Previously praised electronic music producer Andy Stott is coming out with a new album soon via Modern Love. The release date is November 17th, and the title of this thing is as follows: Faith In Strangers. “Violence” is the first song to drop from it, and it’s an incredibly eerie and chilling change of pace for Stott. Much of the first half features as very delicate vocal that sings faintly over a mix of serene and distorted synth leads. The second half of the song explodes into a slow, bass-intensive groove, and the track essentially repeats these two parts with some slight variations to finish things up.
Not a bad track at all, and it seems that Stott is going to introduce us to some new experiments on this latest record, so keep an ear out.
The Bug delivers a new album that reads more like two decent EPs.
Erik K. Skodvin is the real name of Norweigian avant-garde, dark ambient producer Svarte Greiner. As Svarte Greiner, Skodvin has released a handful of well-crafted, lurching albums, such as his great debut Knive, and 2013′s Black Tie. He has also recorded music as half of Deaf Heaven. But it is not very frequently that he puts out music under his birth name. In fact, only one album, 2010′s Flare holds the name. But now Skodvin is releasing a follow-up in Flame, and has debuted a glorious new song from it, entitled “Red Box Curves.”
The music Skodvin makes under his name is a little more succinct than the music he makes as Svarte Greiner (who is no stranger to epic-length dirges), but they retain similar elements. “Red Box Curves” consists of not much more than a hollow, relentless percussion, screeching strings, and some dissonant atmospherics and subtle distortion. It sounds a little like something that wouldn’t be so out of place on The Knife’s bizarre Shaking the Habitual, and it is really made of the same things as many Svarte Greiner tracks. The difference is in its pacing: “Red Box Curves” is over in less than 4 minutes, and doesn’t waste any time. Its elements dance around each other, slowly increasing in intensity. If this were a Svarte Greiner song, it’d all be much more discordant, elongated, and droney. But under his own name, Skodvin feels free of the heavy chains that can sometimes burden his alias’ music.
Flame is out next week via Sonic Pieces.
You probably know Dave Harrington best as the guitarist of Darkside, his collaboration with Nicolas Jaar that yielded the brilliant album Psychic last year. Dave has since put out a couple of tracks through Jaar’s Other People label, appearing in issues 38 and 39 of its weekly podcast. Both tracks clock in at around ten minutes each and are made up of presumably Harrington’s guitar work maniuplated and stretched into a series of enthralling drones. They’ve been put together as a sort of 20-minute-long EP (formally his solo debut), with the hefty title Before This There Was One Heart but a Thousand Thoughts. Stream it above via Other People’s Soundcloud and lose yourself in the multi-phased ambient and micro-house magic!
In 2009 Steven Hess and Michael Vallera, two of the figureheads of Chicago’s experimental music underground, formed the duo Cleared. They conceived of a sort of trilogy, starting with their 2011 self-titled debut, continuing with 2012′s Breaking Day, and now finishing up with Drown, out later this month. This last LP is effectively the refinement of everything the twosome set out to do in the first place – explore the dark/light interplay between murky, distorted drone music and lush ambient and dream pop textures and compositions. It’s an interestingly captivating juxtaposition. Stream it in full above; happy listening!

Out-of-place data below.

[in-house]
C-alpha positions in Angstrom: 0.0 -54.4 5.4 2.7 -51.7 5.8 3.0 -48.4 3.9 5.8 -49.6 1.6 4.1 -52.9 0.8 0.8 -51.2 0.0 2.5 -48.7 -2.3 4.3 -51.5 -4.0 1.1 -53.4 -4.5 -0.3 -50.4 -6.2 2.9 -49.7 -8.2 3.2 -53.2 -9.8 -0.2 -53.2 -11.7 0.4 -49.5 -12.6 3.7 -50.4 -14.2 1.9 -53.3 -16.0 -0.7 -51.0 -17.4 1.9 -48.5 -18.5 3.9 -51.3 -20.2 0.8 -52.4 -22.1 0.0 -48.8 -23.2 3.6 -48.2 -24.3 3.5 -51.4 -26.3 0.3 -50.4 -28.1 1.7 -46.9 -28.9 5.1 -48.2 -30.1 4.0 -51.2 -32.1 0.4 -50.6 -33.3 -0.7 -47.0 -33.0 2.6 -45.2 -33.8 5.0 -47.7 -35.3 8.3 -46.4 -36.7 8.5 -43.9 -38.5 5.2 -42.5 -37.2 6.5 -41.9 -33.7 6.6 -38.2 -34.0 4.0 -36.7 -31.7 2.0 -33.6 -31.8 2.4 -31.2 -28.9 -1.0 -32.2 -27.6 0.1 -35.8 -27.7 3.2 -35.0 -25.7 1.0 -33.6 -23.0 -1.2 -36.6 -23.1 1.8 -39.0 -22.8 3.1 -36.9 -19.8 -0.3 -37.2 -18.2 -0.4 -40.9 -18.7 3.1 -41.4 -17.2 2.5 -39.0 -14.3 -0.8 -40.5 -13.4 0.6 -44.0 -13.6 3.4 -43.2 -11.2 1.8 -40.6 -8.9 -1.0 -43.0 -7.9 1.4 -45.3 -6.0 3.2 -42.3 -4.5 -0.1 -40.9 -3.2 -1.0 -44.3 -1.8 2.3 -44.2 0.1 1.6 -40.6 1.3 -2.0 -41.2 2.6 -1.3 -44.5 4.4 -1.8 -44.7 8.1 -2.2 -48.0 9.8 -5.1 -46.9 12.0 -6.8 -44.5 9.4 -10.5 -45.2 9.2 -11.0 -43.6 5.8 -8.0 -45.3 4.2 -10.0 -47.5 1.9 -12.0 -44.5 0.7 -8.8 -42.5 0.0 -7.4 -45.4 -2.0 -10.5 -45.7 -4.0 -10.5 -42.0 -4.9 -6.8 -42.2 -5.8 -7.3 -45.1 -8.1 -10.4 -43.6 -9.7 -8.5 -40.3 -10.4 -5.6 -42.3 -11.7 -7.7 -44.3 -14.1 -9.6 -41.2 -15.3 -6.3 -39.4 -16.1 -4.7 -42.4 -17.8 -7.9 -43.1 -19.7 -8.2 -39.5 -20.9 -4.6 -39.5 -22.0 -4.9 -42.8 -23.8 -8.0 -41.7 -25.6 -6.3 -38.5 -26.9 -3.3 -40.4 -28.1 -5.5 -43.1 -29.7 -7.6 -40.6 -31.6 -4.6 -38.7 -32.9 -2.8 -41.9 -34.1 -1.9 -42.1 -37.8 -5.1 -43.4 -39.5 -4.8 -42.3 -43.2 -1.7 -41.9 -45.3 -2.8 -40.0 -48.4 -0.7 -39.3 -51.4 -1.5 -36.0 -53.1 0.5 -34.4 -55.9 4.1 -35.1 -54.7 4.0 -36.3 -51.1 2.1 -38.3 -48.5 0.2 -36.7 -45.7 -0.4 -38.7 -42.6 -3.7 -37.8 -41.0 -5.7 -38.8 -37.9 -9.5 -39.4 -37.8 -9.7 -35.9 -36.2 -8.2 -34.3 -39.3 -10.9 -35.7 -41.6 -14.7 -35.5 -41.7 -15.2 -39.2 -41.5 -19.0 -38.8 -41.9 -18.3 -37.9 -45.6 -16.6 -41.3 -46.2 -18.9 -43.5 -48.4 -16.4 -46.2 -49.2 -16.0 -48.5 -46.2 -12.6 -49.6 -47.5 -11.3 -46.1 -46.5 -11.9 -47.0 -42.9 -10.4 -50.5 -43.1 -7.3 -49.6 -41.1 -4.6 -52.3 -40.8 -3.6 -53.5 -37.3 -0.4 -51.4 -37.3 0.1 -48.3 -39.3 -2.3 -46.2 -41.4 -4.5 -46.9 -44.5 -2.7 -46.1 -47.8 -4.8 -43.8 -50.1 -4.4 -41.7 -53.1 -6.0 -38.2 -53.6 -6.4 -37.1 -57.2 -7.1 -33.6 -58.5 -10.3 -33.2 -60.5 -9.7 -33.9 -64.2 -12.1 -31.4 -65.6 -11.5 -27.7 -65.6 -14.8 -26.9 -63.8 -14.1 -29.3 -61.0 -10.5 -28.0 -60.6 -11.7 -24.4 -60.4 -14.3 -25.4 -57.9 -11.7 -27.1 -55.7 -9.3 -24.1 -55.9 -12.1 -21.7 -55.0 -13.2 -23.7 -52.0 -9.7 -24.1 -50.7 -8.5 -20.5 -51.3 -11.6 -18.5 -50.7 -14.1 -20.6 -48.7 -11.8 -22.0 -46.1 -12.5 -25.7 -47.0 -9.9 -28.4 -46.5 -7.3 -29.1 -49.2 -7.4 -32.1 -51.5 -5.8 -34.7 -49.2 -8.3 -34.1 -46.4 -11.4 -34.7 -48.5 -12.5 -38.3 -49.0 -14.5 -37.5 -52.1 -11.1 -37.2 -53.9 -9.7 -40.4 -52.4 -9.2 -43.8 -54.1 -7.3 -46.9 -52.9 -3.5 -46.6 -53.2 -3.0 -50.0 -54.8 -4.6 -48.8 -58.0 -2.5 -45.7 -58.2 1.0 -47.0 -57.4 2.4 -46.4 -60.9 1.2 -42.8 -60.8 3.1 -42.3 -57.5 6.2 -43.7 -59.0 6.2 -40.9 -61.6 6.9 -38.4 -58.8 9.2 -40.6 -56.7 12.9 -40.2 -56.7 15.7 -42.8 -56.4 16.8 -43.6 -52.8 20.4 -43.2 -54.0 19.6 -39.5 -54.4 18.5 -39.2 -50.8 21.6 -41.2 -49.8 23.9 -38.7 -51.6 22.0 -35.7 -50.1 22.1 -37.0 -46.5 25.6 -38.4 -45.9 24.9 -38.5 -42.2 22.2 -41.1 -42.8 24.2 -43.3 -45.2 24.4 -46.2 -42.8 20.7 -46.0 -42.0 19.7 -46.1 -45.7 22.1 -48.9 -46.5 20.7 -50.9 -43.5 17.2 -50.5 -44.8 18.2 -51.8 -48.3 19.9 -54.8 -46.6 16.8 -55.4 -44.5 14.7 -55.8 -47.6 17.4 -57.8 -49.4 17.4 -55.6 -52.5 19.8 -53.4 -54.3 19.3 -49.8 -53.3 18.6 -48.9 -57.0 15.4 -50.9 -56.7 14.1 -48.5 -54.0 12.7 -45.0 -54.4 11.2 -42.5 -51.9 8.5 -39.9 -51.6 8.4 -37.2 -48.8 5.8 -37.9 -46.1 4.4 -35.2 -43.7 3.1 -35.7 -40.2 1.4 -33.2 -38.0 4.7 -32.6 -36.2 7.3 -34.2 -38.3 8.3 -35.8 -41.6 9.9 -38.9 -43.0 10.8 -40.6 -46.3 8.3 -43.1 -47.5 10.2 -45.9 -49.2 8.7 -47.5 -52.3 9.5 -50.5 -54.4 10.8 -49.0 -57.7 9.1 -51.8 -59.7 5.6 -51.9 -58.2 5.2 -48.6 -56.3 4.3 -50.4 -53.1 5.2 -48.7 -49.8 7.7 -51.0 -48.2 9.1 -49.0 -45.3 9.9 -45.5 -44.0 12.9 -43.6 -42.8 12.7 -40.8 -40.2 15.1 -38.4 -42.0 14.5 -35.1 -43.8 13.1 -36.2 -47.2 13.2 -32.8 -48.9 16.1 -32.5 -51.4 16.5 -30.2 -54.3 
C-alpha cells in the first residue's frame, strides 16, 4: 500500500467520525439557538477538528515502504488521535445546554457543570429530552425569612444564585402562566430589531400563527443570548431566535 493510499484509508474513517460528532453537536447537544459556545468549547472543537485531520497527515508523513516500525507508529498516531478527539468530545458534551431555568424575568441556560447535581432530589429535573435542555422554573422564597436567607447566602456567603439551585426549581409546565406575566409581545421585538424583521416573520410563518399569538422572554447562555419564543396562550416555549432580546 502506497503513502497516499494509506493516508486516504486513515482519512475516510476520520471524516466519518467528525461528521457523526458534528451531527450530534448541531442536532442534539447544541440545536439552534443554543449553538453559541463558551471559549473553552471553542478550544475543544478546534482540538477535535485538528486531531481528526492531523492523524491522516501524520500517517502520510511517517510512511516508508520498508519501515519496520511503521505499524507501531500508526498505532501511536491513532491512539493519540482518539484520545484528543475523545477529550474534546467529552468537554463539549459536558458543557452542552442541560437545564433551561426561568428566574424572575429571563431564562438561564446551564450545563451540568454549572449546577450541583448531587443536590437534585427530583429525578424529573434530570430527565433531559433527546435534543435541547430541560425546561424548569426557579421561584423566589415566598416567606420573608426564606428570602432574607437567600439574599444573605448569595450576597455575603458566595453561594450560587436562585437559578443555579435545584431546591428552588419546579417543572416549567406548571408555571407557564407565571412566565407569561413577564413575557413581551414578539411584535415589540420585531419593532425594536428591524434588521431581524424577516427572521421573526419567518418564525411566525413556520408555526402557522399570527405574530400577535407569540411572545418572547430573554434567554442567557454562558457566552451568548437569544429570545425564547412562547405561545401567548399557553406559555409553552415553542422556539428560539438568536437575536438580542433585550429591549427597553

Drown is officially out May 20 via Immune Recordings.
If you need something to counteract the resulting anxiety of Russia’s latest bids for world domination, then ABC Galaxy (Roman Skarednov) has made the album for you. Captain Eureka offers an impossibly optimistic outlook of the world in these stressful time, laden with some of the most colorful, kooky breakbeats you are going to hear all year. Just look at that exuberant cover art and some of the song titles – “Holy Synthesaurus,” “Monkeyshopping,” “Happydelica” – and you should have a good idea of how this thing’s gonna sound…So basically it’s a must-listen!
German gloom jazz quartet Bohren & Der Club of Gore have a new album out of some more of the moodiest “fahrstuhlmusik” (elevator music) you’re likely to ever hear. It’s called Piano Nights, and above you can check out the fittingly surreal and noir-style music video for cut “Ganz leise kommt die Nacht,” starring sax and keys player Christoph Clöser. Good night.
A collection of alluring tones from the new Ricky Eat Acid record, Three Love Songs. While the LP might seem like a bit of false advertising due to it’s track list offering many more than three songs, the idea of these textured, quaint, instrumental pieces being about love doesn’t seem far-fetched. They’re certainly lovely to my ears, anyway. Stream the album via the embed above, and enjoy!
A gorgeous drone from Scottish music producer Steven Shade a.k.a. Sevendeaths, which comes from his latest LP, Concreté Misery. In a perfect world, this track is how the collaboration between Tim Hecker and Daniel Lopatin collaboration that dropped in 2012 would have sounded. Sporadic synth sequences lay against monolithic drones of distortion that cycle through a somber chord progression. While the music seems simple in theory, it’s powerful in practice. Enjoy!